Article Correctness Is Author's Responsibility: Motivational interviewing technical process and moderated relational process with underage young adult heavy drinkers.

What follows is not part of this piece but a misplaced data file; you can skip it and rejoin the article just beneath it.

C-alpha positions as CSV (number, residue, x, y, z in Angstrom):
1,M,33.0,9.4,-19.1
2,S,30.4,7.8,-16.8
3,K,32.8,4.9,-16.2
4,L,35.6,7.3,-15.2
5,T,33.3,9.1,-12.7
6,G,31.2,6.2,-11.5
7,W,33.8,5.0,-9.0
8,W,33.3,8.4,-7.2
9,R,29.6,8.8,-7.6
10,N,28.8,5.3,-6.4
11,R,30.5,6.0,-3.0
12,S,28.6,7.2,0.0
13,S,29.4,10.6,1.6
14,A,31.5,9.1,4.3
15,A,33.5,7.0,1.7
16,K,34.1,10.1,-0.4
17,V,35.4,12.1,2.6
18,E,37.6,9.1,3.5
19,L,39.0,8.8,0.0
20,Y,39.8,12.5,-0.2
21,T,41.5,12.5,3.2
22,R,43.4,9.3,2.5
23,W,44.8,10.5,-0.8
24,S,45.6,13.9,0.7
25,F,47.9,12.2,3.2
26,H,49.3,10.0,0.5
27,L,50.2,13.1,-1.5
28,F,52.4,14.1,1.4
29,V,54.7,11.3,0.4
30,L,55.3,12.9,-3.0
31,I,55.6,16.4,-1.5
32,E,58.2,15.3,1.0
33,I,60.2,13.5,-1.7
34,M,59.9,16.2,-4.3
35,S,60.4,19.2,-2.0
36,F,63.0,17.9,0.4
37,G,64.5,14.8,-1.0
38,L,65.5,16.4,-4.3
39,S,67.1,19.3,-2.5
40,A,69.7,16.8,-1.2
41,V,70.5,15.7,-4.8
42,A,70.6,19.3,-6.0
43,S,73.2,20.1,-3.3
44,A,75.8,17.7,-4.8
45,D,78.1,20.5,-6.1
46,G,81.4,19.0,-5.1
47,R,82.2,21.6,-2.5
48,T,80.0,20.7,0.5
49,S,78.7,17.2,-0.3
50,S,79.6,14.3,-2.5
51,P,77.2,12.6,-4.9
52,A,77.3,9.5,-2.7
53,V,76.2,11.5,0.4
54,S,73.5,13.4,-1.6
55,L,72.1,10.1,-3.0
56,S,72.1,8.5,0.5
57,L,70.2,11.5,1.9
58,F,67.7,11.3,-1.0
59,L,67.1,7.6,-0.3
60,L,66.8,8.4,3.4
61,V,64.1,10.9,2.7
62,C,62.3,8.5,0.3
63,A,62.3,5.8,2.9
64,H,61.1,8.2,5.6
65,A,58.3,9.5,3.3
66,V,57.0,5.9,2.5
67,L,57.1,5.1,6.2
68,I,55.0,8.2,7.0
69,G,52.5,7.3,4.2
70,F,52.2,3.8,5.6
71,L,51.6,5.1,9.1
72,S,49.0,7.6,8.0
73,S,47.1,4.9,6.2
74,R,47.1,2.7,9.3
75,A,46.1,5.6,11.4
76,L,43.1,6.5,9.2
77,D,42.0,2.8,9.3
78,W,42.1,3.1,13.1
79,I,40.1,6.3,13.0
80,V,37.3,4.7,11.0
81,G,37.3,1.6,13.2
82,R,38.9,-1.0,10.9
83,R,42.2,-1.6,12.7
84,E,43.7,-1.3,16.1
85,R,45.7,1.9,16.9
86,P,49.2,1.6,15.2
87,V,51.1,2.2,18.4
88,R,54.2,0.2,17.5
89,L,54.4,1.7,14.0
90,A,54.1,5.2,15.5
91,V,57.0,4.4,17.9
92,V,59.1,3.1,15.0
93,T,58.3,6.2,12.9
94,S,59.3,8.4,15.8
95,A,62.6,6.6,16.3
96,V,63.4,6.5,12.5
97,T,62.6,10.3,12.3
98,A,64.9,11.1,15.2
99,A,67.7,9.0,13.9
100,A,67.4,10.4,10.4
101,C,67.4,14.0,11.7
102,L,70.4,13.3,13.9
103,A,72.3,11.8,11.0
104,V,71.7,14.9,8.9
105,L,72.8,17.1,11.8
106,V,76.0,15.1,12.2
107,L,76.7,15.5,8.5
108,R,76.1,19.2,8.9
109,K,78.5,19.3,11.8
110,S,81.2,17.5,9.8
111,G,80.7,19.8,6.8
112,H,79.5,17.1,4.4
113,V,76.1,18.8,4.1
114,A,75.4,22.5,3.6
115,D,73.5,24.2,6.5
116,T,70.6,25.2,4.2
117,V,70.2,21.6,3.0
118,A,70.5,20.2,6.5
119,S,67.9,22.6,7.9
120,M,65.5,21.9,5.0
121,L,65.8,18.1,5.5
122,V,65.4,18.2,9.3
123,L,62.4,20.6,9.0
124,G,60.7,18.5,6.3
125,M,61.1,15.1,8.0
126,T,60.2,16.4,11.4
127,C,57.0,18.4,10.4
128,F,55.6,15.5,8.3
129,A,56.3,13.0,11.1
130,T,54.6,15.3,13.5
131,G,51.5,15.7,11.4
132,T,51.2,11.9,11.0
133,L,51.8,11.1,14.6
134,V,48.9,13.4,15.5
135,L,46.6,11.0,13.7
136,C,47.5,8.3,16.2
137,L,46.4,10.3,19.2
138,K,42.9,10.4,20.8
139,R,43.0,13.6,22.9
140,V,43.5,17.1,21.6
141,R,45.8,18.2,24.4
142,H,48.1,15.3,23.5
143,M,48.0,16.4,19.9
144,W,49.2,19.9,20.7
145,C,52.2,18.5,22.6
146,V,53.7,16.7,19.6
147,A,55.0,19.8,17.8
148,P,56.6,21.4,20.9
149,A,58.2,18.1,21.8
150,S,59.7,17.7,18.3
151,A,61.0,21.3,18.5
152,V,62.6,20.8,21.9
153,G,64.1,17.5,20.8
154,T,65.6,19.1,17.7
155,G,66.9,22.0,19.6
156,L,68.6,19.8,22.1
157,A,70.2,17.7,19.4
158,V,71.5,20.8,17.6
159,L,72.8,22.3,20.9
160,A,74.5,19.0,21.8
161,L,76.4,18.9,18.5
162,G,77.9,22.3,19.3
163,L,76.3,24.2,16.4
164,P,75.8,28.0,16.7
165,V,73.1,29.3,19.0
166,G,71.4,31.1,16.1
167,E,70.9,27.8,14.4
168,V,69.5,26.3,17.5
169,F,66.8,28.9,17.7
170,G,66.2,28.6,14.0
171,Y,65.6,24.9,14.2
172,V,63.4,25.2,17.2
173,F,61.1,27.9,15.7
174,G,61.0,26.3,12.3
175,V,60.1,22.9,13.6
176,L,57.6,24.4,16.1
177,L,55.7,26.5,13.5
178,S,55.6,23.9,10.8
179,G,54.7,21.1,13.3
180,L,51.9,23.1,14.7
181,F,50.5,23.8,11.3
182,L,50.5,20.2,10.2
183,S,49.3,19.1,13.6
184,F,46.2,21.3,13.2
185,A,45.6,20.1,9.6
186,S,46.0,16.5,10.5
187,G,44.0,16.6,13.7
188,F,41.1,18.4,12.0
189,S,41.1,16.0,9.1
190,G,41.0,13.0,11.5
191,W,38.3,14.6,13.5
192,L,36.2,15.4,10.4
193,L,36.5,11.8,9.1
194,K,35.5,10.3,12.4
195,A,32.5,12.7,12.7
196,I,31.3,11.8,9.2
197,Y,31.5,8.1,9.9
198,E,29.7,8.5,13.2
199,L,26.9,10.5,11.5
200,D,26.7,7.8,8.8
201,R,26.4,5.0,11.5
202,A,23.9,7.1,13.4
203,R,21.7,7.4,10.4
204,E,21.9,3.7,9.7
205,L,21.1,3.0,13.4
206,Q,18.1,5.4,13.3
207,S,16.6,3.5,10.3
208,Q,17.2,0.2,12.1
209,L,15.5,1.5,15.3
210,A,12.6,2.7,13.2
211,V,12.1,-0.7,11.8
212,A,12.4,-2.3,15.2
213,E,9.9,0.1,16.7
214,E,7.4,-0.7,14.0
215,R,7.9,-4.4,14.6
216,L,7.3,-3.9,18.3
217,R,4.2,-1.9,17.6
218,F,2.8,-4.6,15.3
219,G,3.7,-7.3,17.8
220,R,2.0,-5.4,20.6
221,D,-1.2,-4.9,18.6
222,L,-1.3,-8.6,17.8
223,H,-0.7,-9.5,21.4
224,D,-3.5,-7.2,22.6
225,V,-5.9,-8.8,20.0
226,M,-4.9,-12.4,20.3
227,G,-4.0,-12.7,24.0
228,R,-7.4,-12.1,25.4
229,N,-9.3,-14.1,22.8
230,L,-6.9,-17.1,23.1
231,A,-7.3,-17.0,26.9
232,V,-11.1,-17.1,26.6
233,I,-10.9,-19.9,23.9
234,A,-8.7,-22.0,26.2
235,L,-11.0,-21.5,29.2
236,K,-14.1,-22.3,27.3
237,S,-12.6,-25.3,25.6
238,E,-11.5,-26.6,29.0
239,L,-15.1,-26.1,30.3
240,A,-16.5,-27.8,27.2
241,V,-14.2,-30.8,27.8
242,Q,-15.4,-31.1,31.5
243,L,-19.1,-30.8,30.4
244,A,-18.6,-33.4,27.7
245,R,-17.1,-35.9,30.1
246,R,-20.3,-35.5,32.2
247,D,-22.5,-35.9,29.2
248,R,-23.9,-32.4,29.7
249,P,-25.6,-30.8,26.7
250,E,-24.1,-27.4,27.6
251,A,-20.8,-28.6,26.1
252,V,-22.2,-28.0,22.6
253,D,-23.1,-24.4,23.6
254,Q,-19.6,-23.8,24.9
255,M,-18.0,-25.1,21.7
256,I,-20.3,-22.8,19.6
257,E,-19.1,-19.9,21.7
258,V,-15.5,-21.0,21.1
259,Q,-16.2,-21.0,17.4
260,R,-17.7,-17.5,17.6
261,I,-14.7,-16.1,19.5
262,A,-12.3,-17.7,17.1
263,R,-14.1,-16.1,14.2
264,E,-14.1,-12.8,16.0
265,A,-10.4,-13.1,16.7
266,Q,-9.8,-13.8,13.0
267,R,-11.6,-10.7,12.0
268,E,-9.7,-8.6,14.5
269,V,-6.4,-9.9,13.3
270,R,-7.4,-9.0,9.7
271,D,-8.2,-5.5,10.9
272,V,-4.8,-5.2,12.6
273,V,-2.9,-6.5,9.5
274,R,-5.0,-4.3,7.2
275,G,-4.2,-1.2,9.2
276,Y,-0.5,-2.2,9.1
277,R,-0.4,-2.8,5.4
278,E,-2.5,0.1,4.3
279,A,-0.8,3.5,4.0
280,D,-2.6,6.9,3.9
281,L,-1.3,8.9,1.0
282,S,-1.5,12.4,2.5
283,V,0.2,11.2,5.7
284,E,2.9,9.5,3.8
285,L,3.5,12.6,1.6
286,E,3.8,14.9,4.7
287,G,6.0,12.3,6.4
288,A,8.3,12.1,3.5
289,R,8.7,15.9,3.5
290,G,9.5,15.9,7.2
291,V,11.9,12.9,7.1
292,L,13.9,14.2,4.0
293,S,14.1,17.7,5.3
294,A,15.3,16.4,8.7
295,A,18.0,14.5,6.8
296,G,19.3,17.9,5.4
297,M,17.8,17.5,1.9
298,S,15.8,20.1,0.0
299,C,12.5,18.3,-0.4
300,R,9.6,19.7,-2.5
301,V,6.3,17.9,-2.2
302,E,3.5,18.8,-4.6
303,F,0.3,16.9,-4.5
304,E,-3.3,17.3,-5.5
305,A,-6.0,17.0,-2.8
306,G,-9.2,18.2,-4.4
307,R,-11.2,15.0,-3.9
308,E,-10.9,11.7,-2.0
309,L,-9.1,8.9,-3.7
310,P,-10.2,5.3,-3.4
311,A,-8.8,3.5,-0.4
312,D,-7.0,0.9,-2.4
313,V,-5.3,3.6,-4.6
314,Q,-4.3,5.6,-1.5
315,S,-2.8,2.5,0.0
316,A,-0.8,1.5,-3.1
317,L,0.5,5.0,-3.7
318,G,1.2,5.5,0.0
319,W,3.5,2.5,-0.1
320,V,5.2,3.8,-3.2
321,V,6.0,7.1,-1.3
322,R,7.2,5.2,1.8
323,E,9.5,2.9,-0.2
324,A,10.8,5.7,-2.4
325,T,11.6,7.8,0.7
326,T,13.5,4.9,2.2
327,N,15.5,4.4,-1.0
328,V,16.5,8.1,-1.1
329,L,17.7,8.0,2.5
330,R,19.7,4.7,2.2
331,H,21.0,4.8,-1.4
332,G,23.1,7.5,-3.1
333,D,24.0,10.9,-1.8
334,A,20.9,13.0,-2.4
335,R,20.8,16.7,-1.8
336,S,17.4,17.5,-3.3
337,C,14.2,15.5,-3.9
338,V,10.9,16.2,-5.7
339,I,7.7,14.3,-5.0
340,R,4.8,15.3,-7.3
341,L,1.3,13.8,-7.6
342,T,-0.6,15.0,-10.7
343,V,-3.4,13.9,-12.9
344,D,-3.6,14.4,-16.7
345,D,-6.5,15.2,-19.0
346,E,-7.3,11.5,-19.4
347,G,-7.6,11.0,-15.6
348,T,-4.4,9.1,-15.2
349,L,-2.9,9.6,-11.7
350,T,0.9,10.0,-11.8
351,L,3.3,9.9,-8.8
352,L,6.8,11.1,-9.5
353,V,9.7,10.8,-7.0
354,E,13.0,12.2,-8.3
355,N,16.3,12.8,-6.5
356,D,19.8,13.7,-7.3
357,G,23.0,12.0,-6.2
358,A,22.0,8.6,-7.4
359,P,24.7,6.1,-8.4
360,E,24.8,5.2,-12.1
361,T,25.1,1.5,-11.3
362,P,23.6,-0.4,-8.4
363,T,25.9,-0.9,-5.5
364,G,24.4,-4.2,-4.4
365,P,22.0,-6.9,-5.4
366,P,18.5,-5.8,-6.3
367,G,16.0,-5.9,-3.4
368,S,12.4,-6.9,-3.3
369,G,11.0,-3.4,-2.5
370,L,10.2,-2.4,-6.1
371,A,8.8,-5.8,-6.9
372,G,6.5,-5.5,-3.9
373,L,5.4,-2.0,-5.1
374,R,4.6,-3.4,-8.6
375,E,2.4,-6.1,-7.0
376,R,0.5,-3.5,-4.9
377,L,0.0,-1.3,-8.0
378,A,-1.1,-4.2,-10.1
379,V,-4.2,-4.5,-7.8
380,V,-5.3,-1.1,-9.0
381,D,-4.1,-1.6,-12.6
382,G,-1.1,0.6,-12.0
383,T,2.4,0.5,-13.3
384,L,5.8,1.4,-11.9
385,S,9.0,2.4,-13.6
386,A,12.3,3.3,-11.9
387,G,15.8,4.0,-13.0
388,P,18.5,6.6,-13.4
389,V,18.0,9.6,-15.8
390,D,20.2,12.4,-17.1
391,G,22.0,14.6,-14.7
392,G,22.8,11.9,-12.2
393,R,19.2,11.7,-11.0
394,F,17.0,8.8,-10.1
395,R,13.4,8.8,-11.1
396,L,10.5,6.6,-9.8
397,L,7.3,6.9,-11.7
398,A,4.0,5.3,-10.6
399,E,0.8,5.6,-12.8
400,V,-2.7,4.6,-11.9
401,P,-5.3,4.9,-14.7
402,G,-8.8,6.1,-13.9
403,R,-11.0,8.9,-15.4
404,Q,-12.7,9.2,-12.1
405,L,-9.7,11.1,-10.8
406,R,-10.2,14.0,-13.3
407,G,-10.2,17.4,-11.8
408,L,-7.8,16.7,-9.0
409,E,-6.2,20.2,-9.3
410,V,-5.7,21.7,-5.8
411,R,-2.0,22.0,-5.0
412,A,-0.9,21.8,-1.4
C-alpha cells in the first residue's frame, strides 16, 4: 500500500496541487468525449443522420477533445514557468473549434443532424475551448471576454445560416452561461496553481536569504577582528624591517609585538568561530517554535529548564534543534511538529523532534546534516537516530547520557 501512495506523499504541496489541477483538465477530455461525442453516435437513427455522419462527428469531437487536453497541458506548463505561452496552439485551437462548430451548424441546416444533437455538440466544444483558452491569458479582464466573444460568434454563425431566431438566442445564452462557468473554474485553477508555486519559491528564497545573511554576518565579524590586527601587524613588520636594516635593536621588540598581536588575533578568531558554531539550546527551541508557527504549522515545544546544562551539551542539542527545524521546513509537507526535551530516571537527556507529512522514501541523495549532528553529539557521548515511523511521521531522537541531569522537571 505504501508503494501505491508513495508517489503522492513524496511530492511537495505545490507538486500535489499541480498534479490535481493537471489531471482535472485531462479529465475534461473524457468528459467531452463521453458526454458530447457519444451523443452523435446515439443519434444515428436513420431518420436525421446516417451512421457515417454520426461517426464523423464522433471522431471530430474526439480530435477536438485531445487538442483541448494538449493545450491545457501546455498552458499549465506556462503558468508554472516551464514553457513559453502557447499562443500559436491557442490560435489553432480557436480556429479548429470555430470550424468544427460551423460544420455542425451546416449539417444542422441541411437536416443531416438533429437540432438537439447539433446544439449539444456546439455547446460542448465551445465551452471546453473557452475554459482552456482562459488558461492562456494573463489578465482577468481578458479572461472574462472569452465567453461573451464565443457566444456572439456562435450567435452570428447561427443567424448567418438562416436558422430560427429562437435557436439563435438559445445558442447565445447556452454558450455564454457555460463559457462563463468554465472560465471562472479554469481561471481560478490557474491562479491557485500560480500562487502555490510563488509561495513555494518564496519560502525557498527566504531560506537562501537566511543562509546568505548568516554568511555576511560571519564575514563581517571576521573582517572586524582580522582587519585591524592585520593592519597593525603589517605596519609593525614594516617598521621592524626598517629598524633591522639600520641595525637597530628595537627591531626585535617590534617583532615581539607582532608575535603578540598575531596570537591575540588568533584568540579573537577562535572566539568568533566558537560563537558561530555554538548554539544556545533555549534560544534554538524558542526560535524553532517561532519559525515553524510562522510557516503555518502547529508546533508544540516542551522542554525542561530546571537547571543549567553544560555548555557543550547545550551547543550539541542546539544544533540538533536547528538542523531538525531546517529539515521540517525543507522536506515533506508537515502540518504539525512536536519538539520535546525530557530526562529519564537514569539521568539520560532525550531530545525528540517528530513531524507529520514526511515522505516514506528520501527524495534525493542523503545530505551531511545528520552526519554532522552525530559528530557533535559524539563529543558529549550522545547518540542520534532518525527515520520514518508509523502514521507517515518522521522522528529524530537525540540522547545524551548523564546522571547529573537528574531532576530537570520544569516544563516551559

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This study tested technical and relational processes hypothesized to explain the therapeutic benefit of an efficacious brief motivational interview (BMI). A randomized controlled trial compared the efficacy of a BMI to an attention-matched control (i.e., relaxation training [REL]) for reducing heavy alcohol consumption and associated negative consequences. Participants were underage, past-month heavy drinkers recruited from community settings (N = 167; ages 17"20; 62% female; 59% White). Data were collected on session recordings, using established motivational interviewing process measures. Statistical analyses followed 3 steps. First, a latent class model determined the optimal class solution for characterizing proportion change talk means within BMI and REL. Next, the probability of proportion change talk class membership was examined as a mediator and then as a moderated mediator of BMI efficacy. The latent class model yielded a 3-class solution, including a low-increasing proportion change talk class (n = 61), a moderate-increasing proportion change talk class (n = 97), and a nonlinear proportion change talk class (n = 7). Across the outcomes examined, membership in the moderate-increasing class rather than the low-increasing class mediated BMI effects on alcohol-related consequences at 6 weeks. Mediation tests for consequences at 3 months and heavy drinking were nonsignificant. Moderated mediation results for therapist empathy and MI Spirit were nonsignificant. Findings suggest that moderate increases in prochange statements, relative to anti- or neutral-change statements, help explain BMI effects on reducing alcohol-related negative consequences soon after intervention. (PsycINFO Database Record (c) 2019 APA, all rights reserved)